Building Urban Futures: City Carbon Actions Anchored in Building Codes and Standards
An estimated 100 billion square meters of new construction is expected in countries without mandatory building energy codes. A consistent set of principles can frame the work needed to shape thriving, low-carbon cities.
A century ago, the world was largely rural. Today, construction of tall skyscrapers and low-slung buildings is expanding cities from Accra to Zurich. Buildings anchor two systems—energy and urban mobility—and drive economic growth. At the same time, carbon dioxide (CO2) emissions from buildings are directly responsible for 50 percent or more of an urban area's total carbon footprint. Within this widespread and extraordinary impact lies tremendous potential for cities to shape the future.
In some parts of the world, the buildings of the future are already largely built but in need of renovation. In other markets, new construction will be transformative. Global building square footage is projected to double between now and 2050. In many of the places likely to see huge increases in construction, building energy codes, which guide the long-term energy and carbon impact of buildings, are not in place.
The global building boom will shape the economic prospects as well as the health and well-being of current and future urban residents. Low-carbon buildings—those that pair high energy efficiency with renewables and emit little or no net carbon—have the potential to reduce global building energy use by 50 percent and CO2 emissions by 84 gigatonnes by 2050. Global energy-efficiency improvements alone could lead to monetary savings of between $360 billion and $530 billion. Across all economies, low-carbon buildings are linked to health by reducing outdoor and indoor air pollution, improving comfort and well-being, and reducing risks from climate change.
Building codes and standards are a foundation of this transformation. From mandatory base codes to pioneering innovation standards, requirements and incentives define new building construction and existing building renovation. These guidelines can influence many of the critical decisions made in early design phases that determine building energy use and carbon impact, directly shaping the energy needed to heat, cool, and operate a building as well as the energy used in transportation. Codes and standards also push for improvements to ongoing operational performance and can address embodied energy, or energy emitted during material production, onsite construction, and final demolition and disposal.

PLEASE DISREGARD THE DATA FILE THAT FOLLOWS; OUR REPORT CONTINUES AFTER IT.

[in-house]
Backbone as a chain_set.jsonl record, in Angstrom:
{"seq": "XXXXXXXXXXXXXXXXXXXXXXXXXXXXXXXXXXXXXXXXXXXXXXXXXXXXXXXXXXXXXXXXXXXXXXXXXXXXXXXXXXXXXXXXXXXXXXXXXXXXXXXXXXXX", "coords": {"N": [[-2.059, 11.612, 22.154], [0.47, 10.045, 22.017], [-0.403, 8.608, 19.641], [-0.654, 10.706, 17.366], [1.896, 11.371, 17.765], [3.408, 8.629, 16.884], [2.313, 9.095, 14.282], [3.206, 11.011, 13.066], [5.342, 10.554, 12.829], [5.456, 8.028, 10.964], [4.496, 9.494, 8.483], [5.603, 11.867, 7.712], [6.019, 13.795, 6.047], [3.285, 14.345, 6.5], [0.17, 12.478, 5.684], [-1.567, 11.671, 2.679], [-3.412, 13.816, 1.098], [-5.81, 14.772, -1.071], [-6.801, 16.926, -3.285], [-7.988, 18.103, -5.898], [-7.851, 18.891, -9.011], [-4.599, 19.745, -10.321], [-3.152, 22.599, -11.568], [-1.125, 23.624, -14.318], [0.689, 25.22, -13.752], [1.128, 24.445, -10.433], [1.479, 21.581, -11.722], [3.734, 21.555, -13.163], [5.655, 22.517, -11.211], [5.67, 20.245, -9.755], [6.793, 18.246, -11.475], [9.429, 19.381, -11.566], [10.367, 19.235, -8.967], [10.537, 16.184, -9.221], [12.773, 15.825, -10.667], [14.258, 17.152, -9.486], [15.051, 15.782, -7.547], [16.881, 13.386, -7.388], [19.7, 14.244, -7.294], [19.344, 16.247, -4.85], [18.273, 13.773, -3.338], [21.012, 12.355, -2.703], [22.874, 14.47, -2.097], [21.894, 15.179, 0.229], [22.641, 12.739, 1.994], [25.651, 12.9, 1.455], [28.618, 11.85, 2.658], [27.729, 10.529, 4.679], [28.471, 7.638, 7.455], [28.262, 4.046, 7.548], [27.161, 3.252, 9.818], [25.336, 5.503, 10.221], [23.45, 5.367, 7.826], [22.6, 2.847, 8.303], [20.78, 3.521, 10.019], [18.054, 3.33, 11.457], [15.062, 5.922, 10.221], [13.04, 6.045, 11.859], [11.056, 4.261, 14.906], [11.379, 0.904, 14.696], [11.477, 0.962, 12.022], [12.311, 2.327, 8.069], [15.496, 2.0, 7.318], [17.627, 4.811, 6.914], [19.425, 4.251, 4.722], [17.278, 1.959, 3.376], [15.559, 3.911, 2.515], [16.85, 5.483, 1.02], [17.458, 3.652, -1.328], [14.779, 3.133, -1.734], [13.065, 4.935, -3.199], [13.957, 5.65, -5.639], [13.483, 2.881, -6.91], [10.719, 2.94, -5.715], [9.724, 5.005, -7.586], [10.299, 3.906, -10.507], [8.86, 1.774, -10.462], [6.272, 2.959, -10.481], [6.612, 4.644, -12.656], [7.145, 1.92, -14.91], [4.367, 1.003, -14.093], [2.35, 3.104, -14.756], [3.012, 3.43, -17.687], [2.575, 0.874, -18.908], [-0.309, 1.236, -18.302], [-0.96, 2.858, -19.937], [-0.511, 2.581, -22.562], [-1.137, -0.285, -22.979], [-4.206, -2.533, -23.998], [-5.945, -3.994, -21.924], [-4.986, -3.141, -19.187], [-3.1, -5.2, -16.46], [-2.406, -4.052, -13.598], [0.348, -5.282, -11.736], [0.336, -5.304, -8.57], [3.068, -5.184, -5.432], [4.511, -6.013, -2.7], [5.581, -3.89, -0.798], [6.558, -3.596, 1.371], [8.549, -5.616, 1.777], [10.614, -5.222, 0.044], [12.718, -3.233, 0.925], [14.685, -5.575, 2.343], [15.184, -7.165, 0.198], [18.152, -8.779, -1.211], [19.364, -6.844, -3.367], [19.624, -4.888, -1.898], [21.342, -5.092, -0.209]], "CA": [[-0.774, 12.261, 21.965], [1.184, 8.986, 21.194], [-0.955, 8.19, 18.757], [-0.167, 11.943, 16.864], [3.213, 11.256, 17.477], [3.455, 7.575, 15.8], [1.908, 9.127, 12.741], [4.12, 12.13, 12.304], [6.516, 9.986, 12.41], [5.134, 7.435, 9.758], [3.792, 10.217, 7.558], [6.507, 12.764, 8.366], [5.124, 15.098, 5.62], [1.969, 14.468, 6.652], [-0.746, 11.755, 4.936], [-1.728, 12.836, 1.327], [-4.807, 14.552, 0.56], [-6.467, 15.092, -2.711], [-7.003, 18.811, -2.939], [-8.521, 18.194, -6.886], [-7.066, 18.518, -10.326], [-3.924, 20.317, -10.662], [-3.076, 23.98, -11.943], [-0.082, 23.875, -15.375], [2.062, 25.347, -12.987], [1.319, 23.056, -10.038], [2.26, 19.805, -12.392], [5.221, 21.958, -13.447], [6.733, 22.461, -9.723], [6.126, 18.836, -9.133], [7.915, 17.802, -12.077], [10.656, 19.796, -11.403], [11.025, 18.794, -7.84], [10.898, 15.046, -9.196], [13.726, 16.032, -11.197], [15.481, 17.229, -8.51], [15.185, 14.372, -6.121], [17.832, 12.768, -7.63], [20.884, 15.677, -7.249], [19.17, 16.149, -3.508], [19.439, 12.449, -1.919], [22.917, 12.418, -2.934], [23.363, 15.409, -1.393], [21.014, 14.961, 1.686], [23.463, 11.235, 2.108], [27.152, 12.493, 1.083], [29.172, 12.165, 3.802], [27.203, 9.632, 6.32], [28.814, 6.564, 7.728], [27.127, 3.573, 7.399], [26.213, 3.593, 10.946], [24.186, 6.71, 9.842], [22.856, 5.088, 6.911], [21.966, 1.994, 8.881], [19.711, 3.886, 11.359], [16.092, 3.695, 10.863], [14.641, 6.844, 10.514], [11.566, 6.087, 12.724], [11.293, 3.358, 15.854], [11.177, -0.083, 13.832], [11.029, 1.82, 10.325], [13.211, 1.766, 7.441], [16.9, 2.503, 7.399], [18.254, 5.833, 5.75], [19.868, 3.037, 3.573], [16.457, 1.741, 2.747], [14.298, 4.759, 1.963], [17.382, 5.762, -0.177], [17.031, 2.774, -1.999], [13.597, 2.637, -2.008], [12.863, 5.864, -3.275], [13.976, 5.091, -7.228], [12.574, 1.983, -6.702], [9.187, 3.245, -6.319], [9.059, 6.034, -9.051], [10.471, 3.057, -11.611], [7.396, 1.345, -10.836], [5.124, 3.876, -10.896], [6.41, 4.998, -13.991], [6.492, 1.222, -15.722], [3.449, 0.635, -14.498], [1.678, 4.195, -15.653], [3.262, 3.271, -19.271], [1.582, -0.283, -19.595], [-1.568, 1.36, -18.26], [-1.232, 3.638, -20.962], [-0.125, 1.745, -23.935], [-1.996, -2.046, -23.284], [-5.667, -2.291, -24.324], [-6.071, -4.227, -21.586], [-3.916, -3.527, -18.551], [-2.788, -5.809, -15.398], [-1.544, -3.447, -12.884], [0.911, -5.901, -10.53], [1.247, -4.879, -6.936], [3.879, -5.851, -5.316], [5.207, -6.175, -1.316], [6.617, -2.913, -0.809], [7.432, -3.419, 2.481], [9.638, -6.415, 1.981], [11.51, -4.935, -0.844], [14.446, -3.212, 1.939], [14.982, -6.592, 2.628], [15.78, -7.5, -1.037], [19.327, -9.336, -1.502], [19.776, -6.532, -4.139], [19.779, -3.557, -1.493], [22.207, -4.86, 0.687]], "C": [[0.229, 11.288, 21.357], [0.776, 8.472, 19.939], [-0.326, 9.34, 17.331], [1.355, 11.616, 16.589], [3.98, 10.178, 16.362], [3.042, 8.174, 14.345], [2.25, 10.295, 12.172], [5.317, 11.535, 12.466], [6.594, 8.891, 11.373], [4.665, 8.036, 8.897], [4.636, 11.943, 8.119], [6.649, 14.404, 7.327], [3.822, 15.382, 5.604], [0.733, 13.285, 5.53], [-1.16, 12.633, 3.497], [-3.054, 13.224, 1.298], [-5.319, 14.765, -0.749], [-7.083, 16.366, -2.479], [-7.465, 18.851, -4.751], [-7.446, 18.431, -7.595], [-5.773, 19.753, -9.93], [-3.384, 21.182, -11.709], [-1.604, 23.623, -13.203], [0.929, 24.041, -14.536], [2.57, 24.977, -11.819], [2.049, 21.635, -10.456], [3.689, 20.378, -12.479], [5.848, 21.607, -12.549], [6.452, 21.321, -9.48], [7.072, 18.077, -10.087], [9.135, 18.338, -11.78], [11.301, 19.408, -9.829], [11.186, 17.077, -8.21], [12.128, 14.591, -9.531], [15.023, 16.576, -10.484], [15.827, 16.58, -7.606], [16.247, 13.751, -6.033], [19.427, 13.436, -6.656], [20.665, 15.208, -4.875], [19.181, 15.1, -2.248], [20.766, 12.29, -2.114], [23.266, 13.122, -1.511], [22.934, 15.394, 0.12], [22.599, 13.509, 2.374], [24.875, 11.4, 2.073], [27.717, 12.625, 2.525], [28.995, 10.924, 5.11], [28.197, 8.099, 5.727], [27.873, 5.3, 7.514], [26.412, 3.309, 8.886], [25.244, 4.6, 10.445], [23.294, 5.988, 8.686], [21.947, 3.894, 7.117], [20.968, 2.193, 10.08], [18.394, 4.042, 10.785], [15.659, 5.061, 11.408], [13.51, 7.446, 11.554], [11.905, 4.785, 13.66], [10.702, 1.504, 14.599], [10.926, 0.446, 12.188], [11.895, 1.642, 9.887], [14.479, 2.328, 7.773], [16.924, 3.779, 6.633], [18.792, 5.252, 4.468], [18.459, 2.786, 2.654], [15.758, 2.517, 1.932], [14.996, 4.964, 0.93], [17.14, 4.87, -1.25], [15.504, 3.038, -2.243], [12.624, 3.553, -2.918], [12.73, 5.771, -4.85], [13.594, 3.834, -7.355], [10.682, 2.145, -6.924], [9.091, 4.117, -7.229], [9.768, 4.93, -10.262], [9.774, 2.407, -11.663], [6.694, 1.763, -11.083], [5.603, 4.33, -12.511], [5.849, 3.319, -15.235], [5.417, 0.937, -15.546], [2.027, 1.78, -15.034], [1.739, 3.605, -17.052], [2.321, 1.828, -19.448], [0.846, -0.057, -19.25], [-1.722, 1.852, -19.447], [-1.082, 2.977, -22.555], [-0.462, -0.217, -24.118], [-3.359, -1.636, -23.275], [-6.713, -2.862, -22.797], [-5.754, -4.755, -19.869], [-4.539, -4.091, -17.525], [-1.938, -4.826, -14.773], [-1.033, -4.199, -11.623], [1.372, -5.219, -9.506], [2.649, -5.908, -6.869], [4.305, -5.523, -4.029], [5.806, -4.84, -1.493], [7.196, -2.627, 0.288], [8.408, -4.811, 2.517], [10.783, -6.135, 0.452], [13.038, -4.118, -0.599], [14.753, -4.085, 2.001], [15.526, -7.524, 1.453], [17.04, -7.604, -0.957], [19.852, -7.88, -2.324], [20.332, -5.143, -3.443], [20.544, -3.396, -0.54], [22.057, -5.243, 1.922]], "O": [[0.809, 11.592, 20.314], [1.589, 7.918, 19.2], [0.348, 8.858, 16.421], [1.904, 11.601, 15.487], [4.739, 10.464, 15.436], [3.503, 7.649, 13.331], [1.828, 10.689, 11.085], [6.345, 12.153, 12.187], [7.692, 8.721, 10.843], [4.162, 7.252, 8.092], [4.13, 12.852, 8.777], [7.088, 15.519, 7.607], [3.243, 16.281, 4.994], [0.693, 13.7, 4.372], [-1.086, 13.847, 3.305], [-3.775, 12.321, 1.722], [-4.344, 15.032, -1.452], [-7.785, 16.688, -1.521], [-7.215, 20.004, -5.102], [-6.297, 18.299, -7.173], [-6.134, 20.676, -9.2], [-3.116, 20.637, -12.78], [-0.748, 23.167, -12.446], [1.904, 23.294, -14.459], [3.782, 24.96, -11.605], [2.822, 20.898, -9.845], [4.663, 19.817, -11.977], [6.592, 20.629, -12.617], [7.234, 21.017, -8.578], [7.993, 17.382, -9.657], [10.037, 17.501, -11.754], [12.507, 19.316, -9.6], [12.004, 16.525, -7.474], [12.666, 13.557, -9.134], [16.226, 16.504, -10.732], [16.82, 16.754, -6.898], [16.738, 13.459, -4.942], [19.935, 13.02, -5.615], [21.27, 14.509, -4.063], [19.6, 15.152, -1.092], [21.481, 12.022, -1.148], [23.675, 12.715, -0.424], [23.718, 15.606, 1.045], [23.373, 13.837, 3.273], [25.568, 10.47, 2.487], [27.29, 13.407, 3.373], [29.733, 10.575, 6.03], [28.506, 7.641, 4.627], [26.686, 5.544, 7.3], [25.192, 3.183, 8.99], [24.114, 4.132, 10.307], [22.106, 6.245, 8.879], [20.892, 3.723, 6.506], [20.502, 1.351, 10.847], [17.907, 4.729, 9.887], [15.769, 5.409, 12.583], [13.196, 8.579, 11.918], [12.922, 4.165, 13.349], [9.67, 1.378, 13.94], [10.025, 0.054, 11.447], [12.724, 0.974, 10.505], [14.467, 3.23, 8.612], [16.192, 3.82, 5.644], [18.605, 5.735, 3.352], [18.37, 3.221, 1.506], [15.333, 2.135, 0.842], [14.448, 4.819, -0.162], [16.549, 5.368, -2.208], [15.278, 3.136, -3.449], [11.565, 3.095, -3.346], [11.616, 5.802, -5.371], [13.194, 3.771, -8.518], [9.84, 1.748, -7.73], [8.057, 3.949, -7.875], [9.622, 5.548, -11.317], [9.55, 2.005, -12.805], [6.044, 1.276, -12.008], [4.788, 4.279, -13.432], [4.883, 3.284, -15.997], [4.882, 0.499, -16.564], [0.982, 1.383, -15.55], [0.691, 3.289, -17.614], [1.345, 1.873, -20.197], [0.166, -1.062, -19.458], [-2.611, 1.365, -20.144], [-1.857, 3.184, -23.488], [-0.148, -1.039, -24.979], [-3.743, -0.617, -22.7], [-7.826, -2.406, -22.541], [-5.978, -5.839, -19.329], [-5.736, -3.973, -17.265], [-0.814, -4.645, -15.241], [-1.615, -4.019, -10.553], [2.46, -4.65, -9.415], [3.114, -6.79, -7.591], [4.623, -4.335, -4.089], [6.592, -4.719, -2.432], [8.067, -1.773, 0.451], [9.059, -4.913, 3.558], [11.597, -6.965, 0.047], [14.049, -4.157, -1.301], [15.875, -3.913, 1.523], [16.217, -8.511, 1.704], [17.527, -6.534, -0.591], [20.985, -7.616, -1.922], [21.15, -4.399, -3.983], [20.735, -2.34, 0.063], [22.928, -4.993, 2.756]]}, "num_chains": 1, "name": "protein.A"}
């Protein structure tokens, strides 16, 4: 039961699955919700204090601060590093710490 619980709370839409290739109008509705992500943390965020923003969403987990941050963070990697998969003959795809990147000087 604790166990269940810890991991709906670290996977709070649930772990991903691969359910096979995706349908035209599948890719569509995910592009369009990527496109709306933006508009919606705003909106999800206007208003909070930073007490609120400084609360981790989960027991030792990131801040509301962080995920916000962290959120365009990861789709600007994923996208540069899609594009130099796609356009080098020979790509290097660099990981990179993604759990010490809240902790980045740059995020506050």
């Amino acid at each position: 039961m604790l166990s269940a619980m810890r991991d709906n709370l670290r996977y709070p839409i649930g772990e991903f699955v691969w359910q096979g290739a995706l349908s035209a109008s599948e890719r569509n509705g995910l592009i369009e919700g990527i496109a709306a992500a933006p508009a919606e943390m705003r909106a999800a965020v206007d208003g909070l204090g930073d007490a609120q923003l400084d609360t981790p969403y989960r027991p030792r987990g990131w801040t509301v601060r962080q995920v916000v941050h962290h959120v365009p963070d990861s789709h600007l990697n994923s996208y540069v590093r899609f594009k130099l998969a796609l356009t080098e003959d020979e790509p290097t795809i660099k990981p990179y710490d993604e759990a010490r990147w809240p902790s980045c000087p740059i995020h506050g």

But while the potential of building energy codes to reduce emissions is clear, they are not as strong or widespread as buildings themselves. An estimated 100 billion square meters of new construction is expected in countries without mandatory building energy codes. A consistent set of principles, however, can frame the work needed by city governments and their public, private, and nonprofit partners to shape thriving, low-carbon cities.
Across markets, building energy codes must be established, strengthened, and enforced. New and bolder codes must take root to foster deeper carbon reductions across all phases of a building’s life span. To make significant progress, cities must pair these efforts with policies that link buildings to sustainable mobility solutions and a decarbonized electricity supply—and they must look to collaborate with other levels of government and the private sector.
It is no easy task, and it is one that will require tailored actions and strength across cities and markets—but the benefits will reach every corner of society, from the economy to human health, today and for decades to come.